Is it just me or has anyone else noticed how so many holidays seem to be centered around junk food? From Halloween candy to Christmas cookies to Valentine’s Day treats to Easter baskets it feels like my daughters collect enough candy from the holidays alone to feed an entire army (and we actually did help feed the army by shipping our Halloween candy to them one year!). And since holidays, which seem to pop up every other month, are intertwined with birthday parties, school rewards, and other special occasions (King Cake for Mardi Gras anyone?) I often feel like I don’t even get the chance to “treat” my kids to something special because everyone else does it for me. But that’s because we aim to let treats truly be a “treat” at our house, which means not getting one every single day (or even every other day), and it sometimes feels like the rest of the world isn’t quite on board with that idea. This post is not about that though…it’s actually about how “treats” can be fun and exciting without also being full of sugar or artificial colors (or from a factory)!
I know people get caught up in wanting to give kids something special – and some people even think I am “depriving” my children when I don’t want them to have highly processed junk food – but how special is it really if it’s also not good for their health? Sure a piece of candy here or there probably won’t hurt anything and my kids certainly eat junk food like that on occasion, but the point is I can offer something that’s better for them and just as exciting! I think it’s up to us to decide what foods are deemed as “special.” If I put a little extra thought into how a certain food is presented, and I tell my girls it’s extra special then guess what? They agree and get pretty excited about it. They are young (4 and 7) so I’m not sure how long this will last, but you should have seen how they were clamoring over the pictured heart shaped fruit (on the kabob sticks with ribbons) while I was busy taking a million pictures of them. They were thrilled when I finally said they could gobble them up. Was it a little more work than ripping open a Pop Tart? Sure, but not much and I personally think the extra effort was worth it to feel good about what I was feeding them. :)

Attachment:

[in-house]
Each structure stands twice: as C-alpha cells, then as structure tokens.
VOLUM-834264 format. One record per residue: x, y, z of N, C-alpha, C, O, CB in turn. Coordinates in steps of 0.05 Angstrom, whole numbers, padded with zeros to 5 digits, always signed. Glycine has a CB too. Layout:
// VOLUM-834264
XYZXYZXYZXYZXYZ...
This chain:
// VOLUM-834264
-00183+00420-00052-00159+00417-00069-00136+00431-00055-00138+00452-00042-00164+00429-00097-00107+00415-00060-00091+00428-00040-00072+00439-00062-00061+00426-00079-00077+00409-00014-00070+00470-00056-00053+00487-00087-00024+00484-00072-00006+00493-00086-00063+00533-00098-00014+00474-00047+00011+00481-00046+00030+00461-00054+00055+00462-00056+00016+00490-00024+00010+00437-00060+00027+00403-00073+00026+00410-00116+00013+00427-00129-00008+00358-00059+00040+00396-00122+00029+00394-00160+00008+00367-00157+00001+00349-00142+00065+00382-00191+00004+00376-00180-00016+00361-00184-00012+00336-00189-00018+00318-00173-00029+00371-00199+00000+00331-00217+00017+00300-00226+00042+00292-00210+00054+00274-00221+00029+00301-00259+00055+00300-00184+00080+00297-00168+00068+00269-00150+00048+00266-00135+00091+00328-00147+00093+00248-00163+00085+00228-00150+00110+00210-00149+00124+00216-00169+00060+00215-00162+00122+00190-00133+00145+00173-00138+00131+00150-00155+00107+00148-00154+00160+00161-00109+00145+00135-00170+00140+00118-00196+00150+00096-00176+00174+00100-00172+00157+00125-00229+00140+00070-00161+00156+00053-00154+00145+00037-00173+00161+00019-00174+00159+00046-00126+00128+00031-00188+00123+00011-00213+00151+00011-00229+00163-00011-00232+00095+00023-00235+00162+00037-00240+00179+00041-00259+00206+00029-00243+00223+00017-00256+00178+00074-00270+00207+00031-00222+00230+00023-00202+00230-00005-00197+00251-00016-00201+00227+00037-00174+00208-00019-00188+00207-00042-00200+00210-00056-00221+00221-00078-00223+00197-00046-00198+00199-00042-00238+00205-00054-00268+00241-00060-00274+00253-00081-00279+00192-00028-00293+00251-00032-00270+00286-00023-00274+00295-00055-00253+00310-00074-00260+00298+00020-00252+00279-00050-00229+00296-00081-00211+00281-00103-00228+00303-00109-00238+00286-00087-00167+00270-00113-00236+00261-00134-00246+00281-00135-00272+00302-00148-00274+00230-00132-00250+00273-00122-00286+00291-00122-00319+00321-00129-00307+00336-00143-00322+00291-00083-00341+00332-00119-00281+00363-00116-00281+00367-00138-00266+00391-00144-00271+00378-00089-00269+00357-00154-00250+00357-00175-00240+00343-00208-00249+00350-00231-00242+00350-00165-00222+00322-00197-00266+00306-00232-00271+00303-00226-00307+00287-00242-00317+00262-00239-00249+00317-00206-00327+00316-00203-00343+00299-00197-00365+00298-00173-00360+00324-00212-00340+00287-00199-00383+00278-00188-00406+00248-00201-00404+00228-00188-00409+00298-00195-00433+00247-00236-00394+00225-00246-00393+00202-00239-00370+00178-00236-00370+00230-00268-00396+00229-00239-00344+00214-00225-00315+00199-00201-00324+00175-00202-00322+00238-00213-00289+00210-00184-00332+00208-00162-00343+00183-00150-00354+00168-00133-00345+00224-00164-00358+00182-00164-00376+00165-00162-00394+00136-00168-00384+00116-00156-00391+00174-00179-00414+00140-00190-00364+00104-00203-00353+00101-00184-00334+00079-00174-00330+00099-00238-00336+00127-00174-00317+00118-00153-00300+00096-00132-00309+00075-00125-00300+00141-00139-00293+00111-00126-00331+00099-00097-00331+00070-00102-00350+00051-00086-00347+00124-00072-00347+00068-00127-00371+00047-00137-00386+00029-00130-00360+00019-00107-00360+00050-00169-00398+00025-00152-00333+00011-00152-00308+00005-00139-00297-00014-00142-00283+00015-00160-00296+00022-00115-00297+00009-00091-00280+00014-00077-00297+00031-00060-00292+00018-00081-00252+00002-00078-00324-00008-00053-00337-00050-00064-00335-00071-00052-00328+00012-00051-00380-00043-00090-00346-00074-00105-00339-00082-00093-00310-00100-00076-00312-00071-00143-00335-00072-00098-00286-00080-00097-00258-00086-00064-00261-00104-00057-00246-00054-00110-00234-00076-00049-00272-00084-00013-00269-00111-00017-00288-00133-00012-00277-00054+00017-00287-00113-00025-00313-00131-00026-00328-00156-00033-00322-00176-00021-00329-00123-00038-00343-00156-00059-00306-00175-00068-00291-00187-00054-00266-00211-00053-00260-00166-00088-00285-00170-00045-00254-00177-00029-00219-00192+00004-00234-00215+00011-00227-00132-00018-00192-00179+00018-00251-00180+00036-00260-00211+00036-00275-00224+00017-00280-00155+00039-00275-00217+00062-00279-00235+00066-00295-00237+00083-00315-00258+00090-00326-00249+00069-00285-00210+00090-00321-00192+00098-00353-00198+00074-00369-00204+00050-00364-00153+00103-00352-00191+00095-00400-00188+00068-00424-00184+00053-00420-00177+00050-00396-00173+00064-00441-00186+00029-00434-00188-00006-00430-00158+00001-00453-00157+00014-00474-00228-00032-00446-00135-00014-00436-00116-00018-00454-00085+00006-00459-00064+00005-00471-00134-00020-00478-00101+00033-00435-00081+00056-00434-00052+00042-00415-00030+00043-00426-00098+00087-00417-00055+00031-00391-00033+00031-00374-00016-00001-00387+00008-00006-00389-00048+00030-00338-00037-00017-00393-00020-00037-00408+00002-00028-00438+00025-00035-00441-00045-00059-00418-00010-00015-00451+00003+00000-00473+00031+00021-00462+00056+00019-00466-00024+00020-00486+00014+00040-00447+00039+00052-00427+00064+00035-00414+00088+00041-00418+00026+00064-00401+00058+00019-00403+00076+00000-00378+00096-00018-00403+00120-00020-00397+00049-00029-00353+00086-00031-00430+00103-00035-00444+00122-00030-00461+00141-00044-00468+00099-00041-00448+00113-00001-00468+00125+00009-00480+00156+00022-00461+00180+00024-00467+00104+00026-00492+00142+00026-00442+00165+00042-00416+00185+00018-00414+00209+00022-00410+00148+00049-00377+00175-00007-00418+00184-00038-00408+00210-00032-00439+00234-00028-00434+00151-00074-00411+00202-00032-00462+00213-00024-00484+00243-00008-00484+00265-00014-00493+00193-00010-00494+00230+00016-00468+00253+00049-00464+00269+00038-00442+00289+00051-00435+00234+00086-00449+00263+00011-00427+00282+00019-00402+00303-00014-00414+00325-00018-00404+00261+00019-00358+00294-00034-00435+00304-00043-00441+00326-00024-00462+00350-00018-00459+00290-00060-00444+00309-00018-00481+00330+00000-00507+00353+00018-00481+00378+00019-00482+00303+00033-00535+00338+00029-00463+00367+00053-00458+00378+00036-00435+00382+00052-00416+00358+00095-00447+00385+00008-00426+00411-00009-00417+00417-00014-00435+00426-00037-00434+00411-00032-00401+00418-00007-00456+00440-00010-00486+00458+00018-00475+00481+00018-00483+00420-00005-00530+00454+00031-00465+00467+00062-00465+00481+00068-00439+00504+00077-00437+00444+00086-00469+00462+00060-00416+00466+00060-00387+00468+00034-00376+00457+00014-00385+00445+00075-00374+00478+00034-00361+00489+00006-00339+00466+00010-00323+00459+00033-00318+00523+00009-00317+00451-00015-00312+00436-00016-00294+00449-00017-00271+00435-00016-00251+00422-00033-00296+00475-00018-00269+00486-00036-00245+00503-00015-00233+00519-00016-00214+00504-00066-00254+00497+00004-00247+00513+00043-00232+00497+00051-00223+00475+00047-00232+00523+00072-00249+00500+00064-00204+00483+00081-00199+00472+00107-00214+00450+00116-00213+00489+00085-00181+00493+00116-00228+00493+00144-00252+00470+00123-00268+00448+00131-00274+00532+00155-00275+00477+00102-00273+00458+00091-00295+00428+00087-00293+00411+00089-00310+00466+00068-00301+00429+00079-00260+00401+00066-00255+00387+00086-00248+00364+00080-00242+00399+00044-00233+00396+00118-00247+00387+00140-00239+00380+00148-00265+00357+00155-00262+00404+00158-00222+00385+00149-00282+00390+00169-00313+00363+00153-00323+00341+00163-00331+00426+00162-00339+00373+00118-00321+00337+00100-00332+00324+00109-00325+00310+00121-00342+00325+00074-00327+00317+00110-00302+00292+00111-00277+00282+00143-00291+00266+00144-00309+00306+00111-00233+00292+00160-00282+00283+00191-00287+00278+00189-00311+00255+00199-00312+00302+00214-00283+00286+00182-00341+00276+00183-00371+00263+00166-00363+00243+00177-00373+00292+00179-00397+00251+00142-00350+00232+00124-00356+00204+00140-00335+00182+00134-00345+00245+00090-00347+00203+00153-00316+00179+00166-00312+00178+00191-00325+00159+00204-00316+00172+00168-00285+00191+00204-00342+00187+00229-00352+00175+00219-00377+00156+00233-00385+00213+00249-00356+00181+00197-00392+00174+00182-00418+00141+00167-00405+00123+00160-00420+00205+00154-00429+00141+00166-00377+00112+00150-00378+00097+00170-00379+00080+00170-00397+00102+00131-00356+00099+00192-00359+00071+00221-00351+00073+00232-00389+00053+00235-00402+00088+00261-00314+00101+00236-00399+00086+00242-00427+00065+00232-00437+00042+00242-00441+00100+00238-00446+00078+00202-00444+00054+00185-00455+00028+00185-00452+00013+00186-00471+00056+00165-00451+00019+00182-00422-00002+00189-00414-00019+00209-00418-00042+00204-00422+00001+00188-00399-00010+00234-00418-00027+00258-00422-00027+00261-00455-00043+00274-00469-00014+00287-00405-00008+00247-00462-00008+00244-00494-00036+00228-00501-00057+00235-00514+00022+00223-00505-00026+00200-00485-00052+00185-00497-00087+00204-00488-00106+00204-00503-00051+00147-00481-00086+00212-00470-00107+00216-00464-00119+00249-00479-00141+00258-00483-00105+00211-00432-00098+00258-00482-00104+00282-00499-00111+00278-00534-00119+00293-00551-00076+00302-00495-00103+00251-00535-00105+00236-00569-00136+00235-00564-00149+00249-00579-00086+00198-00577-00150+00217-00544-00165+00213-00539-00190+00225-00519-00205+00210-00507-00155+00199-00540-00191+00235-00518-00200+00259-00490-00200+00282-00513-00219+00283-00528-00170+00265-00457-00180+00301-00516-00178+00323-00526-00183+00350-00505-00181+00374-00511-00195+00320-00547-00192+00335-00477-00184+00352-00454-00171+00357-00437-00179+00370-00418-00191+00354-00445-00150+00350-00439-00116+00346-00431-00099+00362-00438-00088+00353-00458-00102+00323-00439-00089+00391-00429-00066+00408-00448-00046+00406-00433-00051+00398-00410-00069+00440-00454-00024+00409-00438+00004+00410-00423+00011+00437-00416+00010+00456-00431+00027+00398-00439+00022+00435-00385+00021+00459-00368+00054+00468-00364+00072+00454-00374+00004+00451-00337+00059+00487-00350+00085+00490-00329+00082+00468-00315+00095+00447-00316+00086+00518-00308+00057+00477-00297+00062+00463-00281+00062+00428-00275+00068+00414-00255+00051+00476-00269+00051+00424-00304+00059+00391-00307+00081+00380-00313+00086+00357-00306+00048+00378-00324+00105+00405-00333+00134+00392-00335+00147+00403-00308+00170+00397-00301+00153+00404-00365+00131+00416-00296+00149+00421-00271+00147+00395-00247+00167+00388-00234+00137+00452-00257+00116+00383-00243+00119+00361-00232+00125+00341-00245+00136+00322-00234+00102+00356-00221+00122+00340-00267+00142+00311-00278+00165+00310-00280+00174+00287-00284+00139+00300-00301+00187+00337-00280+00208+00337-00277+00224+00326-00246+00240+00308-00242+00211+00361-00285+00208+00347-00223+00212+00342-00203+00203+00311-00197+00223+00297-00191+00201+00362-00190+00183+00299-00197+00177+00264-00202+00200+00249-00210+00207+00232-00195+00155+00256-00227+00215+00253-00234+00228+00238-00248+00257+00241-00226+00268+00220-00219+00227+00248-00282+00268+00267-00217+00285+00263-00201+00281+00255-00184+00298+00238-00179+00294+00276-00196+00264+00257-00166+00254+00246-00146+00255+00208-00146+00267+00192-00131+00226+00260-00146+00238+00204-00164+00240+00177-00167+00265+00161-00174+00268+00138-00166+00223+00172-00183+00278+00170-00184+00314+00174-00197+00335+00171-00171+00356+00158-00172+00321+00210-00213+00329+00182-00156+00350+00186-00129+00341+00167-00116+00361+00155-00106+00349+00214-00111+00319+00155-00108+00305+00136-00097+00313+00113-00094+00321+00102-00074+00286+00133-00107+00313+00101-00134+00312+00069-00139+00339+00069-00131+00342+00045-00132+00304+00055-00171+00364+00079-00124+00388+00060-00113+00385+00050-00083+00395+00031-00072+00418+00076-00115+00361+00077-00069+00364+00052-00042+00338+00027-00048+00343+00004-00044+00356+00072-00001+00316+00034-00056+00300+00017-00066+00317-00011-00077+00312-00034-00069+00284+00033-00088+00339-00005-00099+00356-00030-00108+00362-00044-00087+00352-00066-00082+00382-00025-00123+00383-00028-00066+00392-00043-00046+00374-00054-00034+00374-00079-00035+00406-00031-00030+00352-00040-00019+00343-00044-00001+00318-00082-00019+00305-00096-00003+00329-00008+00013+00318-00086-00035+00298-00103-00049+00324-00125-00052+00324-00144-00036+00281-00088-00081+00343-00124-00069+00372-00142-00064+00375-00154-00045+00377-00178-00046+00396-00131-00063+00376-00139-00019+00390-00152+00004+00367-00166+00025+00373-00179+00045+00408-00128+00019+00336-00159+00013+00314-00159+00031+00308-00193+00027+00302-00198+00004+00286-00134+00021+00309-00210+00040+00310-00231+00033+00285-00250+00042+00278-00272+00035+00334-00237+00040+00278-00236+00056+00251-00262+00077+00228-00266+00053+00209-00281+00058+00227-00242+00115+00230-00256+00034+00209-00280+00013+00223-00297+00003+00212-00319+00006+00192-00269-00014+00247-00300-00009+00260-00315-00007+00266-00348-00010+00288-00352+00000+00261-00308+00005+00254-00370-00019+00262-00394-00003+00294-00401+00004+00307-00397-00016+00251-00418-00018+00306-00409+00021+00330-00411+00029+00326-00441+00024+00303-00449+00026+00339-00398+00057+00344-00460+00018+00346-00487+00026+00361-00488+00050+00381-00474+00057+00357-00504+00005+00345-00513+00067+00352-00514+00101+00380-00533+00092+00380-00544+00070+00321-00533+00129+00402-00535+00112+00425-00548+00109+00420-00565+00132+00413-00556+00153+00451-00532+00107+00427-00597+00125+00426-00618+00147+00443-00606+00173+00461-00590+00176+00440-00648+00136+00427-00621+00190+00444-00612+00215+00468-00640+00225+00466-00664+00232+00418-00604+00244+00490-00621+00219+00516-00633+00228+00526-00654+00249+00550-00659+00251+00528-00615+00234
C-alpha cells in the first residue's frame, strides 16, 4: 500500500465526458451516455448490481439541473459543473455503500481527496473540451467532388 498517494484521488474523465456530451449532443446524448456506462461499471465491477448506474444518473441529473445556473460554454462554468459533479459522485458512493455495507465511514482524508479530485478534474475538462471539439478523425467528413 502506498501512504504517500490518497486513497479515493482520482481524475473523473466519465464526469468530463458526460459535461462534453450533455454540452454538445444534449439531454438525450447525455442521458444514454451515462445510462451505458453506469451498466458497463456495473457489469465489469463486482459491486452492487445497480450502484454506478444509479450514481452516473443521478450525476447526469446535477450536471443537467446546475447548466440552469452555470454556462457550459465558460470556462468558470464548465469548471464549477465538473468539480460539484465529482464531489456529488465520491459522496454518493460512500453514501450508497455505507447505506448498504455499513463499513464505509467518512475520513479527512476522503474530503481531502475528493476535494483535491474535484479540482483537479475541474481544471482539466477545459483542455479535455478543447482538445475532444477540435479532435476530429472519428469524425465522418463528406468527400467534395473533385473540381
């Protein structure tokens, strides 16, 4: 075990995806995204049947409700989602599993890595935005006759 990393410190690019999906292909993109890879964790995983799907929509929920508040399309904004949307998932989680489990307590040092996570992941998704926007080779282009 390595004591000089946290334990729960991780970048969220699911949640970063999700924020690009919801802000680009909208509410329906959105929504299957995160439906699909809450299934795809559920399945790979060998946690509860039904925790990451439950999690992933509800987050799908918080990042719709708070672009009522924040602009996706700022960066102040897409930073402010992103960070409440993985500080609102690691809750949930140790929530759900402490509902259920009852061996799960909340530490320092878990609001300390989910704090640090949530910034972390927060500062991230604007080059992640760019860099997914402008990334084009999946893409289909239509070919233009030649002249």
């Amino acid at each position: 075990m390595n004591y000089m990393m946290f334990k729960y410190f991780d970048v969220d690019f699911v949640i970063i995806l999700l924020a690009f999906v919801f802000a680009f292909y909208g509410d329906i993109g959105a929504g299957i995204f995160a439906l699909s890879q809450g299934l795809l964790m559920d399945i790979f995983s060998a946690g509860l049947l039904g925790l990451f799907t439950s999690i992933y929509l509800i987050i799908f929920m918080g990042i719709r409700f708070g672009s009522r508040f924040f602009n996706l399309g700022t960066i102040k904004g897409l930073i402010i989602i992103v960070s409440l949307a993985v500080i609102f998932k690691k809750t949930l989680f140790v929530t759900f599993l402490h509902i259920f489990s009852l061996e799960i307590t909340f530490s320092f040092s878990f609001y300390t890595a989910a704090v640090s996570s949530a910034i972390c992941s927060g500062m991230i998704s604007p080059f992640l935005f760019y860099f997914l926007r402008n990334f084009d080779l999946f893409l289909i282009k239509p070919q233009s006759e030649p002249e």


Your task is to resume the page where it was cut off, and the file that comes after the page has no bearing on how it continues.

So in the midst of the standard candy this Valentine’s Day I hope you’ll consider trying out some of these holiday-themed alternatives as well (as I’ve said before…cookie cutters aren’t just for cookies!):
- Heart or X & O shaped cheese or fruit (apple, kiwi, & honey-dew melon pictured above) either by itself or with other pieces on kabob sticks.
- Homemade whole-wheat brownies (pictured & recipe below) that are heart-shaped or have heart shapes on them using unsweetened coconut, homemade whipped cream, unsweetened cocoa powder, or crushed nuts…you could even stick a small heart-shaped strawberry on top.
- Heart-shaped homemade whole-grain pop tarts.
- Whole-grain breads (like banana, zucchini, or pumpkin) baked in heart-shaped muffin tins.
- Whole-grain muffins baked in either full-sized or mini Valentine’s-themed paper muffin holders (can be found at Michael’s Craft Store or Target).
- Heart or X & O shaped breakfast pancakes (pictured) either plain or with flavored cream cheese – try mixing in fresh pureed strawberries or an all-fruit raspberry jelly to make it pink – in the middle to make it a sandwich.
- Fruit or cheese squares stuck with Valentines-themed toothpicks (can be found at Michael’s or Target).
- Heart shaped PB&J sandwiches for lunch (save the bread scraps in the freezer to make croutons or stuffing another day).
- A Valentine’s themed lunch with a heart-shaped sandwich, heart-shaped fruit, and even heart-shaped cheese on a salad!
Please share your “real food” Valentine’s Day ideas in the comments below! And now here’s the recipe for those brownies…
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